ext/POSIX/POSIX.xs    - tzname defined externally
                                  - EXTCONST needs to be redefined from
                                  - binary open
                                  - Cygwin has syslog.h
                                  - Convert paths to Windows paths
                                  - Various timers not available
                                  - Find w32api/windows.h
            ext/Win32/Makefile.PL - Use various libraries under Cygwin
            ext/Win32/Win32.xs    - Child dir and child env under Cygwin
                                  - _open_osfhandle not implemented under
                                  - __declspec(dllexport)

       Perl Modules/Scripts
            ext/B/t/ - Comment about stderr/stdout order under
                                  - Use binary mode under Cygwin
                                  - Convert paths to Windows paths
                                  - Comment about various timers not available
                                  - _open_osfhandle not implemented under
                                  - History of Win32CORE under Cygwin
            lib/            - hook to internal Cwd::cwd
                                  - use gcc for ld, and link to libperl.dll.a
                                  - Cygwin is Unix-like
            lib/ExtUtils/ - Install and rename issues under Cygwin
            lib/ExtUtils/    - OS classifications
            lib/ExtUtils/ - Example for Cygwin
                                  - require
                                  - canonpath, cflags, manifypods, perl_archive
            lib/File/     - Comment about quotes using a Cygwin example
            lib/File/      - on remote drives stat() always sets
                                    st_nlink to 1
            lib/File/Spec/ - case_tolerant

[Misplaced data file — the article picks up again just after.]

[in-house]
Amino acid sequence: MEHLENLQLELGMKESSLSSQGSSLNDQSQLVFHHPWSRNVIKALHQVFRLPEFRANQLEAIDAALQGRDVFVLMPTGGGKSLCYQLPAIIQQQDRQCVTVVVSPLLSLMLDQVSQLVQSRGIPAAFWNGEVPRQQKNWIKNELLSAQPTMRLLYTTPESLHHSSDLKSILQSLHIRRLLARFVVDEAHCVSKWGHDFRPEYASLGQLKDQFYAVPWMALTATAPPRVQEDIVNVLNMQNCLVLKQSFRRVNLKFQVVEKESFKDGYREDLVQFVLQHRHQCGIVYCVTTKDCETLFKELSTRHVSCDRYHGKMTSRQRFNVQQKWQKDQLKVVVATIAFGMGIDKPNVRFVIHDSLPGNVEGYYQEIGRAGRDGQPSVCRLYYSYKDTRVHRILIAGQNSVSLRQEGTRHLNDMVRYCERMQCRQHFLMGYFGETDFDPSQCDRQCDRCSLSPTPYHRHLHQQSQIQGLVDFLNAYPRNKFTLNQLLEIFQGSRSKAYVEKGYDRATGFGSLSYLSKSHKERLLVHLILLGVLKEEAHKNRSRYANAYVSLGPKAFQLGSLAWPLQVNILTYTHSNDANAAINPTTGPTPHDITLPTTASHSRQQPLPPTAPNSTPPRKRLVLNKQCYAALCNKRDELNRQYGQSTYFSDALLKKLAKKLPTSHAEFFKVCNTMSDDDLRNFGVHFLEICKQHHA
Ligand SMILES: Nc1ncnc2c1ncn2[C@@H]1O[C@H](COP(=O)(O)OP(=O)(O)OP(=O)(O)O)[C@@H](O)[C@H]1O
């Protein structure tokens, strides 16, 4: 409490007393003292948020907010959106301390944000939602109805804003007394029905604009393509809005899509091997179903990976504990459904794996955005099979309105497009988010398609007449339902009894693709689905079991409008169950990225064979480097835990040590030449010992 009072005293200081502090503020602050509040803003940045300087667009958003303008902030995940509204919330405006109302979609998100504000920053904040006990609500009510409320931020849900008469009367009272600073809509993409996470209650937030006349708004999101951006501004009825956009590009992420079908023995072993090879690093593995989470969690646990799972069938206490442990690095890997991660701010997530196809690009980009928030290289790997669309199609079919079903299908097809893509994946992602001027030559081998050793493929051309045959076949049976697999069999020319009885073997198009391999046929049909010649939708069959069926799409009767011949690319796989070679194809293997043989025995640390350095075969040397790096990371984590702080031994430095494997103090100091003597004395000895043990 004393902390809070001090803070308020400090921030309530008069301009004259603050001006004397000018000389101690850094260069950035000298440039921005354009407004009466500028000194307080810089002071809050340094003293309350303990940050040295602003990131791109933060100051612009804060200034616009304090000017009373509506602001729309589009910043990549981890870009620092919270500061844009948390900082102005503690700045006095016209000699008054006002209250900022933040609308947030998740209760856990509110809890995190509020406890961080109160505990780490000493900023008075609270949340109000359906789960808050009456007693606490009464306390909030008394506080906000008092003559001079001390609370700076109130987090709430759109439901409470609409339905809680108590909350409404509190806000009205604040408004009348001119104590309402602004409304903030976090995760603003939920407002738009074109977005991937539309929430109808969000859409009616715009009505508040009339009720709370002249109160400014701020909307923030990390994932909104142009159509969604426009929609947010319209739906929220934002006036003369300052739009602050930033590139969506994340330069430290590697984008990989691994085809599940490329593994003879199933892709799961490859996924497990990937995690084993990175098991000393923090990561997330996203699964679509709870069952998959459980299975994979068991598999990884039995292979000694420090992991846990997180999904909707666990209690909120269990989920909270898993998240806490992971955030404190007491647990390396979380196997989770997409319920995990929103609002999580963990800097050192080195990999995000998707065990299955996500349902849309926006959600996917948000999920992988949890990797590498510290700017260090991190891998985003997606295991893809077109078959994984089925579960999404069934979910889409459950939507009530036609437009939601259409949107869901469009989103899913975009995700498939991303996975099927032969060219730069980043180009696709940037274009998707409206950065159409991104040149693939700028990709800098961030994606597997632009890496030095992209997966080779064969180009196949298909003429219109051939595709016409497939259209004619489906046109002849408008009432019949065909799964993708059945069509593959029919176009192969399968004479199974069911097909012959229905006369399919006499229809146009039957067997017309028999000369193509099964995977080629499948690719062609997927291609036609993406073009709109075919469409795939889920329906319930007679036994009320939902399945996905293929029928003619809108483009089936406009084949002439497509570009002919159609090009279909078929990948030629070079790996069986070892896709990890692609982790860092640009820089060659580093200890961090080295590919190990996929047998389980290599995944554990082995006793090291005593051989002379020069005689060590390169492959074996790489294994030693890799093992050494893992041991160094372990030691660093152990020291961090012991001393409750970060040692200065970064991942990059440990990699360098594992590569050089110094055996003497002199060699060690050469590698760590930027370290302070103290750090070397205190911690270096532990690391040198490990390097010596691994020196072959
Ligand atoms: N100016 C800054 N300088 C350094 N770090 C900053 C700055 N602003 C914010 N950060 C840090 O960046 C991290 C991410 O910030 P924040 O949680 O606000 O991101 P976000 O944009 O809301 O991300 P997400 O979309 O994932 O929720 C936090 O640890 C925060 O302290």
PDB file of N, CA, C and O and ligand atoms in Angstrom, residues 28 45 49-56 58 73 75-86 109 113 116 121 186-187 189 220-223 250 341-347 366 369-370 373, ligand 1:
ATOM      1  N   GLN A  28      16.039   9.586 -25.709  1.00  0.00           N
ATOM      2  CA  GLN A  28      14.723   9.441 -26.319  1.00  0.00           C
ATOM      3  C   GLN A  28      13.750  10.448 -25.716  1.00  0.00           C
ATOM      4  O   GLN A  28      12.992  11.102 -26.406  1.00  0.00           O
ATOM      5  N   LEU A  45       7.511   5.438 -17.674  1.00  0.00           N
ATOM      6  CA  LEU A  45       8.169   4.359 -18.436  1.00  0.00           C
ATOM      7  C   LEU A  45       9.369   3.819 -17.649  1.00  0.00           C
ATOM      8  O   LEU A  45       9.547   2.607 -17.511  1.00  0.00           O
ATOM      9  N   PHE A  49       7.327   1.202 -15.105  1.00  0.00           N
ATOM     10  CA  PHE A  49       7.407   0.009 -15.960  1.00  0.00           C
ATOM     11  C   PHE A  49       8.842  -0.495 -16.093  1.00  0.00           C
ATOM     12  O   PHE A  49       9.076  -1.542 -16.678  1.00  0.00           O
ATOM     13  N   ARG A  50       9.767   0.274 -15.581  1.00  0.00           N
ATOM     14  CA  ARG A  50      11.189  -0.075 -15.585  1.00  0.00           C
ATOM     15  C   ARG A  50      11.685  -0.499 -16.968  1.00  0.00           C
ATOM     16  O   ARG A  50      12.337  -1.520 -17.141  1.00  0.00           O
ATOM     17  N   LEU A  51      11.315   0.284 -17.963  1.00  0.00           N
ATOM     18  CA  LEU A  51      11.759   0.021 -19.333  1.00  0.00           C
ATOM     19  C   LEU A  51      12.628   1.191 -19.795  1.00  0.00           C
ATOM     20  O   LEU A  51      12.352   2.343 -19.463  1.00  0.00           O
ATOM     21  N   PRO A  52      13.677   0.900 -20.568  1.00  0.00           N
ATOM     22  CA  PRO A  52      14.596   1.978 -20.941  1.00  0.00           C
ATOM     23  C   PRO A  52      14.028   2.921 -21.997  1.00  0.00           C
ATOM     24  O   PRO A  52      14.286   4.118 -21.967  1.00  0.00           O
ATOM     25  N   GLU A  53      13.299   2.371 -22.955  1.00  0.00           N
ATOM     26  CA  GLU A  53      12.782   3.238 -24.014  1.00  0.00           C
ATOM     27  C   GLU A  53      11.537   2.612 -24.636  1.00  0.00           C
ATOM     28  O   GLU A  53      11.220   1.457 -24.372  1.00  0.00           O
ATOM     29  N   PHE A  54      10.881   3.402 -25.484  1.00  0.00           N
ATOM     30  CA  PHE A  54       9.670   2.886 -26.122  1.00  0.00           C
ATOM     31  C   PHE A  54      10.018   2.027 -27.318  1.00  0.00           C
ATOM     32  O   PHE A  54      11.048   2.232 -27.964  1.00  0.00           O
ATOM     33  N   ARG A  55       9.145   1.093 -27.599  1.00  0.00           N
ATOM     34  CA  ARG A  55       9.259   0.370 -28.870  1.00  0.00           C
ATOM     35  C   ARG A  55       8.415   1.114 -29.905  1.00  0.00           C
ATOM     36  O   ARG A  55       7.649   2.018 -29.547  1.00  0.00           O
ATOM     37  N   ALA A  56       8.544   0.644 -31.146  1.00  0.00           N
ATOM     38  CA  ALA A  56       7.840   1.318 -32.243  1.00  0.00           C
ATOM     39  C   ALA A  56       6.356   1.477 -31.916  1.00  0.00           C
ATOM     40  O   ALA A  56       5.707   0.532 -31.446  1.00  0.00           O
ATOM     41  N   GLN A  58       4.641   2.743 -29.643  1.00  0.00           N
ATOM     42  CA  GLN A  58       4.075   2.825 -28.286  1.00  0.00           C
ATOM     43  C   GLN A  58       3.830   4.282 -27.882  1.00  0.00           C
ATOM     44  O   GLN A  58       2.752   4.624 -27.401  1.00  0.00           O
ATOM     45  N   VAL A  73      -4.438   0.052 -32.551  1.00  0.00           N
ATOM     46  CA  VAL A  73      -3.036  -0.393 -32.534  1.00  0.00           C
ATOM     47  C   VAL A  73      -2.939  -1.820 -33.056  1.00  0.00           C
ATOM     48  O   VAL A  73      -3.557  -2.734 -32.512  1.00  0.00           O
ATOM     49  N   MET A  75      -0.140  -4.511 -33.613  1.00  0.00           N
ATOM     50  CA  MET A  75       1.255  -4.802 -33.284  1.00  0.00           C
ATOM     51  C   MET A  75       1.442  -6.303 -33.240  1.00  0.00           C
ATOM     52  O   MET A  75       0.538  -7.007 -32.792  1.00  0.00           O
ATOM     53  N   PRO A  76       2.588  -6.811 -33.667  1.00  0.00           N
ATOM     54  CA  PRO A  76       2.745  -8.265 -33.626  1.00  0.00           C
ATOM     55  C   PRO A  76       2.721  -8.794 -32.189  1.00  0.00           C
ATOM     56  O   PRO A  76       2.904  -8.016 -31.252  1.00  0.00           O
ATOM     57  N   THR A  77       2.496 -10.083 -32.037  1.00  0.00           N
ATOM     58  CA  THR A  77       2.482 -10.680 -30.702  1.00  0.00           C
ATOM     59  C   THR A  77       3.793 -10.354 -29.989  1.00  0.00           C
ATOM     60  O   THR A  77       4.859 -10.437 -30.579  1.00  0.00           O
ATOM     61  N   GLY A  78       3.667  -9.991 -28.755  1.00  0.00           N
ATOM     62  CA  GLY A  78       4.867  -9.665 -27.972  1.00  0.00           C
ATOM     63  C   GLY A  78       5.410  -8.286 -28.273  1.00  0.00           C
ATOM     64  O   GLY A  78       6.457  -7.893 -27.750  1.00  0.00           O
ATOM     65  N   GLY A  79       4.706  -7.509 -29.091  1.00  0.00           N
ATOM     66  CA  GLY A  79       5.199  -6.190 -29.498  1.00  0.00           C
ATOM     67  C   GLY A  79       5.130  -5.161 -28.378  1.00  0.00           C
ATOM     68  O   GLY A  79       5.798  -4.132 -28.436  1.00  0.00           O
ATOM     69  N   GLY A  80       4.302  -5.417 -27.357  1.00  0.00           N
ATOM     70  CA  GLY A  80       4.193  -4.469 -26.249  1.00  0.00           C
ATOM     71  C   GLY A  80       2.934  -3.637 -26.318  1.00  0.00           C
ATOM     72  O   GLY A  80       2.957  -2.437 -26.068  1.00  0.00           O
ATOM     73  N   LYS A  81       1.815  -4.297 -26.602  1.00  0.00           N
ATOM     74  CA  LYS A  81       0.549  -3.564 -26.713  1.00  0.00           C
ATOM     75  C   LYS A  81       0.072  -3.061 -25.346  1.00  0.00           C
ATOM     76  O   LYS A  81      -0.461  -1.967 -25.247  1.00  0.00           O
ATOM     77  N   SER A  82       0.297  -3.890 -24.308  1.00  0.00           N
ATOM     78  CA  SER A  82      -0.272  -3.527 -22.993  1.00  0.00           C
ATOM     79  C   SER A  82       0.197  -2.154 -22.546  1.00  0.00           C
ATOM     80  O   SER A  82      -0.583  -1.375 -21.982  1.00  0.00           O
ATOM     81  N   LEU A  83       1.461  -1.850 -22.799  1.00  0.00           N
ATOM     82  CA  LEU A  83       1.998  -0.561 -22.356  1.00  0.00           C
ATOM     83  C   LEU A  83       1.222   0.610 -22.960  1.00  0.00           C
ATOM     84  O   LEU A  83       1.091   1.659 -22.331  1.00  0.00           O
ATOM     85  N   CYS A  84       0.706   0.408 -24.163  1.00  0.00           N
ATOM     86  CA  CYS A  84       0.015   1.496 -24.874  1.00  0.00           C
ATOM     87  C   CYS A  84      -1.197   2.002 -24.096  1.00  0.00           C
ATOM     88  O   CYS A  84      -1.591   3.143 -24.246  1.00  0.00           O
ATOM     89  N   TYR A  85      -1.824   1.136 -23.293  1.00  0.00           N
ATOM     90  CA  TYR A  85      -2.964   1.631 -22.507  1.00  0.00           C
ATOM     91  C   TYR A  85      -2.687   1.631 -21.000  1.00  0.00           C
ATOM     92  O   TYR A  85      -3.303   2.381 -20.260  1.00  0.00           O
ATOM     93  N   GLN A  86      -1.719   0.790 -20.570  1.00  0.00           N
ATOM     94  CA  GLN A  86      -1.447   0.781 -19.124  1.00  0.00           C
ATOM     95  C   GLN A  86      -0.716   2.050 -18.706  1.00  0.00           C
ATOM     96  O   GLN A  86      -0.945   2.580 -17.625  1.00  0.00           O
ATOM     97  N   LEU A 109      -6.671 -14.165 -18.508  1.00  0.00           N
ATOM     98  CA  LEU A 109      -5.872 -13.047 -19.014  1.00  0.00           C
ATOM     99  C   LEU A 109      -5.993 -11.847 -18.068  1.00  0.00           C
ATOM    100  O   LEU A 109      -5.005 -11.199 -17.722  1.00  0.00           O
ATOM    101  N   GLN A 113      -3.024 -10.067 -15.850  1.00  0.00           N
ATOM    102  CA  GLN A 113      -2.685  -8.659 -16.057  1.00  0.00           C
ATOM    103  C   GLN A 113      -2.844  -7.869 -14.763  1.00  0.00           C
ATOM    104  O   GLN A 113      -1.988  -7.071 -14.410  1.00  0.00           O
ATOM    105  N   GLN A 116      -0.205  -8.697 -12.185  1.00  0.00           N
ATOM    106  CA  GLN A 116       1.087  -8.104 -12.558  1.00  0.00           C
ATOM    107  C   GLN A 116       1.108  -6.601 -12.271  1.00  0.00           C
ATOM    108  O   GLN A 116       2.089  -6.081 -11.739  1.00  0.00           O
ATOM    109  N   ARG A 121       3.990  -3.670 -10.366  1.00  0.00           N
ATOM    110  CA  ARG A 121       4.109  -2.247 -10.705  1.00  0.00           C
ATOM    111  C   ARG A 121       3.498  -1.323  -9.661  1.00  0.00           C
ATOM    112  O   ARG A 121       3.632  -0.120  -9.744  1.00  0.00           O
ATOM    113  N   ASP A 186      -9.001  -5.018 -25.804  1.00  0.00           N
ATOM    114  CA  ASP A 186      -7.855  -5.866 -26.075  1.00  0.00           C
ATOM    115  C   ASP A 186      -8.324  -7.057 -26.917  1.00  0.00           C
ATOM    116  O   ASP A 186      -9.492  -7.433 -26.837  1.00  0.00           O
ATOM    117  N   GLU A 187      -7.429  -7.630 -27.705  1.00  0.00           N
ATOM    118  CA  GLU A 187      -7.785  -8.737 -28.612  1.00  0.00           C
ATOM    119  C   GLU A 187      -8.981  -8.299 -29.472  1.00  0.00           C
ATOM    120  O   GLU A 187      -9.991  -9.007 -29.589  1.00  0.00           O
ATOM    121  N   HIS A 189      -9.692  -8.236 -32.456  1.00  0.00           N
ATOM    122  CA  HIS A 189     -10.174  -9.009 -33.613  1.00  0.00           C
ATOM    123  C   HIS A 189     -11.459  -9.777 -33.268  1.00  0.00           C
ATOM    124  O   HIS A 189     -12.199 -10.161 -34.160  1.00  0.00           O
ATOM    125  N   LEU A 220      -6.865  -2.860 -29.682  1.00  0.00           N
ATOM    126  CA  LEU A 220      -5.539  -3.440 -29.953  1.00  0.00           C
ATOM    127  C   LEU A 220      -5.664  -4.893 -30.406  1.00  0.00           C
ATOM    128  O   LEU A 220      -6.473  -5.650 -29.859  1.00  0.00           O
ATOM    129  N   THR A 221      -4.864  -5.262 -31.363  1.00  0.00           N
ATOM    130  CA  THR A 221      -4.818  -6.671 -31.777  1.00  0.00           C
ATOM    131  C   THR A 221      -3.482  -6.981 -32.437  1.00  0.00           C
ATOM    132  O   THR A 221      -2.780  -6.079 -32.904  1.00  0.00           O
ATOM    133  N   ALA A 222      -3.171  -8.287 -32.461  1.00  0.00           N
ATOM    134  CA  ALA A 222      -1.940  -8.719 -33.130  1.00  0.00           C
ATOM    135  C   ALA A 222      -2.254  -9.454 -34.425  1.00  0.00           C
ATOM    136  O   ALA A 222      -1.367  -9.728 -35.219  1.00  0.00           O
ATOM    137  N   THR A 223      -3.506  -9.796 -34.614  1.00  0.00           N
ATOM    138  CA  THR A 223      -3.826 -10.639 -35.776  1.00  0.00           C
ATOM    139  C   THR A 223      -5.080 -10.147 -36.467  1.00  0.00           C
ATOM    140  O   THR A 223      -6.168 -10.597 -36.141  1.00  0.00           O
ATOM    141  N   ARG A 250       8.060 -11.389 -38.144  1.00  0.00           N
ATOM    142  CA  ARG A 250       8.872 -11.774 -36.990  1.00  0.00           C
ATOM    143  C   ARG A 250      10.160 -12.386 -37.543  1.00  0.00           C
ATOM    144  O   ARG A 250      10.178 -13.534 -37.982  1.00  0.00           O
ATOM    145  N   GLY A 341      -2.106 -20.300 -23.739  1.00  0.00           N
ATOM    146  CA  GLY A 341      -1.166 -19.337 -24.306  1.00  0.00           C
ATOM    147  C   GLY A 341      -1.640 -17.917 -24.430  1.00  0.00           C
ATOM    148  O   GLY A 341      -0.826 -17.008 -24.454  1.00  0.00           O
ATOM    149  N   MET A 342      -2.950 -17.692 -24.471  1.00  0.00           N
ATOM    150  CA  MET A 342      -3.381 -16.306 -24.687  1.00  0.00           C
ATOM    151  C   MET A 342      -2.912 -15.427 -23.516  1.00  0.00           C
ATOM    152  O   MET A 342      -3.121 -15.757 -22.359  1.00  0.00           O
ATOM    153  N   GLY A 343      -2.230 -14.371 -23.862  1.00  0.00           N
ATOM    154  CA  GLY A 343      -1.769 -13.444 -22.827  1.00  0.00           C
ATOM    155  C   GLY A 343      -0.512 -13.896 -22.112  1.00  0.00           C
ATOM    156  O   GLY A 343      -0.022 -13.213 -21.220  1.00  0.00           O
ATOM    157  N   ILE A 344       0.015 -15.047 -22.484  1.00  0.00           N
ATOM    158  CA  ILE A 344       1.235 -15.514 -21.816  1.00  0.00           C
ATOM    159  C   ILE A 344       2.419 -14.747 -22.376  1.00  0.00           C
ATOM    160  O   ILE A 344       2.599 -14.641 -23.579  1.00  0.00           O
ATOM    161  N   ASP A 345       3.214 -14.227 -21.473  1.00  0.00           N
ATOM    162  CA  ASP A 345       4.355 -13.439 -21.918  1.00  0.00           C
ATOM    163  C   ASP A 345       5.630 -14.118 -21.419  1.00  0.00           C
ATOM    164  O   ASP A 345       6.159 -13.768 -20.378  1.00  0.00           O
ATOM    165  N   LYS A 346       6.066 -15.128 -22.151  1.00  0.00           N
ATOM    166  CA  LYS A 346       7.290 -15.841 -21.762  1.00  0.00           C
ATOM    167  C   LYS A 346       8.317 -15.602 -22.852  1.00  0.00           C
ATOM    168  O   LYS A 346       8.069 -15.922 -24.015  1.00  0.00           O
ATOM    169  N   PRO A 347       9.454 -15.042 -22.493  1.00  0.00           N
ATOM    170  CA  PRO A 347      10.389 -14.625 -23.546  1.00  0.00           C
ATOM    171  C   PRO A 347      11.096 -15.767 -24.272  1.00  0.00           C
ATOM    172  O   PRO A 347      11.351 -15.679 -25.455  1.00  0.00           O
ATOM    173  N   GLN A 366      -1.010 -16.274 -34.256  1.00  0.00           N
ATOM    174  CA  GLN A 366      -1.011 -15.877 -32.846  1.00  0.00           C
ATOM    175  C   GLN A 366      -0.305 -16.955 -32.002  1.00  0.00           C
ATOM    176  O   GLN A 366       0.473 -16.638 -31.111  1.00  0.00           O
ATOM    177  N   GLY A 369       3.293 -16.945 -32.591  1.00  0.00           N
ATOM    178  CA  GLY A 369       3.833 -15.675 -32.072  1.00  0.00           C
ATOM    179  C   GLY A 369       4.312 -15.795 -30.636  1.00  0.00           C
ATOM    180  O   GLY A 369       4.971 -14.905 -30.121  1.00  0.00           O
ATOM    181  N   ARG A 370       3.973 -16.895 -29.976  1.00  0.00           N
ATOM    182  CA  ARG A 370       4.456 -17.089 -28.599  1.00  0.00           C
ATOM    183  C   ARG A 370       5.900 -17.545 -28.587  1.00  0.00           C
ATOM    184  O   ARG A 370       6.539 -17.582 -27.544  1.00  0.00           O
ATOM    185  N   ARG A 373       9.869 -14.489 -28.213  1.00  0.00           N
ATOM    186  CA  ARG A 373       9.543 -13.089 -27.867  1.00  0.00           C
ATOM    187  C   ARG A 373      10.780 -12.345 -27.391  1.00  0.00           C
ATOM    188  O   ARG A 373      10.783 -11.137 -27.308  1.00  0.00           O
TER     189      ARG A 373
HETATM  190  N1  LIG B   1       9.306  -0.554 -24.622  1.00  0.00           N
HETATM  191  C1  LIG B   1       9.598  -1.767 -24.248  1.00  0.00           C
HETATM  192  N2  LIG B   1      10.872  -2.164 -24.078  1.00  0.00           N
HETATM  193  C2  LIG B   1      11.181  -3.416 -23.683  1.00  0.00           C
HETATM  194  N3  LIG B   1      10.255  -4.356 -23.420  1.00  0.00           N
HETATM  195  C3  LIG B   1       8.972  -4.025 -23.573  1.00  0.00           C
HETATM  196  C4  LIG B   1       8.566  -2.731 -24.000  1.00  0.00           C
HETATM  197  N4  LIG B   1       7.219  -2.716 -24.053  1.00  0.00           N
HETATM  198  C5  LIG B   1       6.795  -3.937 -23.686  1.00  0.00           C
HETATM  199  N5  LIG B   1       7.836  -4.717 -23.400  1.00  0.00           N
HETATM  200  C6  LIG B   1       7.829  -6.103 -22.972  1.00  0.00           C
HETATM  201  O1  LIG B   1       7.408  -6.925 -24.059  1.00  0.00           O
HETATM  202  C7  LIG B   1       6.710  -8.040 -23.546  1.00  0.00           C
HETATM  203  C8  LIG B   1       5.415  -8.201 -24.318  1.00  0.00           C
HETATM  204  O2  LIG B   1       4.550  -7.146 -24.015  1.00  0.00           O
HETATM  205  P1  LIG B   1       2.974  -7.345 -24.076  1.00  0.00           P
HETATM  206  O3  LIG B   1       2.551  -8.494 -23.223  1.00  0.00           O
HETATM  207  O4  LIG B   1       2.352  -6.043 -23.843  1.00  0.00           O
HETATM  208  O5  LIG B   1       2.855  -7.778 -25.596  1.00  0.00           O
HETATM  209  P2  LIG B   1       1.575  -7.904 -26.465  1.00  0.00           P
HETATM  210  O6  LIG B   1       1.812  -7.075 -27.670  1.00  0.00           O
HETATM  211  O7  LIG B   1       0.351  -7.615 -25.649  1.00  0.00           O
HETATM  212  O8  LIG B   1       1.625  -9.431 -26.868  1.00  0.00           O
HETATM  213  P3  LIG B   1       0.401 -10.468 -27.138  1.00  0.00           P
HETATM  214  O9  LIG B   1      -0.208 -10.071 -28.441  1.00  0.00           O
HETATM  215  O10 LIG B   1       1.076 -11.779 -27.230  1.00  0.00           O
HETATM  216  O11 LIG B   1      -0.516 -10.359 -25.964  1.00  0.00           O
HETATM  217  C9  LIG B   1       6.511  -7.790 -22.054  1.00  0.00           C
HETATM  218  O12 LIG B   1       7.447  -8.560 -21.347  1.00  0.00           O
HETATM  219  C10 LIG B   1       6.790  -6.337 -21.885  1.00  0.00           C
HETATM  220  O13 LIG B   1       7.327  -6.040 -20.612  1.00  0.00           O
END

lib/File/Spec/ - preserve //unc
            lib/File/Spec/ - References a message on
            lib/File/      - Pulls in lib/File/Spec/
            lib/File/      - no directory sticky bit
            lib/Module/ - List of all module files and versions
            lib/Net/     - No domainname command under Cygwin
            lib/Net/      - Bypass using stat() under Cygwin
            lib/Net/       - ECONREFUSED is EAGAIN under Cygwin
            lib/Pod/       - Set 'pods' dir
            lib/Pod/Perldoc/ - '-c' switch for pod2man
            lib/Pod/    - Use 'less' pager, and use .exe extension
            lib/Term/ - Cygwin terminal info
            lib/        - use stdin not /dev/tty
            utils/perlbug.PL      - Add CYGWIN environment variable to report

       Perl Module Tests


       Support for swapping real and effective user and group IDs is
       incomplete.  On WinNT Cygwin provides "setuid()", "seteuid()",
       "setgid()" and "setegid()".  However, additional Cygwin calls for
       manipulating WinNT access tokens and security contexts are required.


       Charles Wilson <>, Eric Fifer
       <>, alexander smishlajev <>, Steven
       Morlock <>, Sebastien Barre
       <>, Teun Burgers <>, Gerrit P.
       Haase <>, Reini Urban <>, Jan Dubois
       <>, Jerry D. Hedden <>.


       Last updated: 2012-02-08

perl v5.34.0                      2021-02-21                   PERLCYGWIN(1pm)

perl 5.34.0 - Generated Fri Feb 25 15:57:35 CST 2022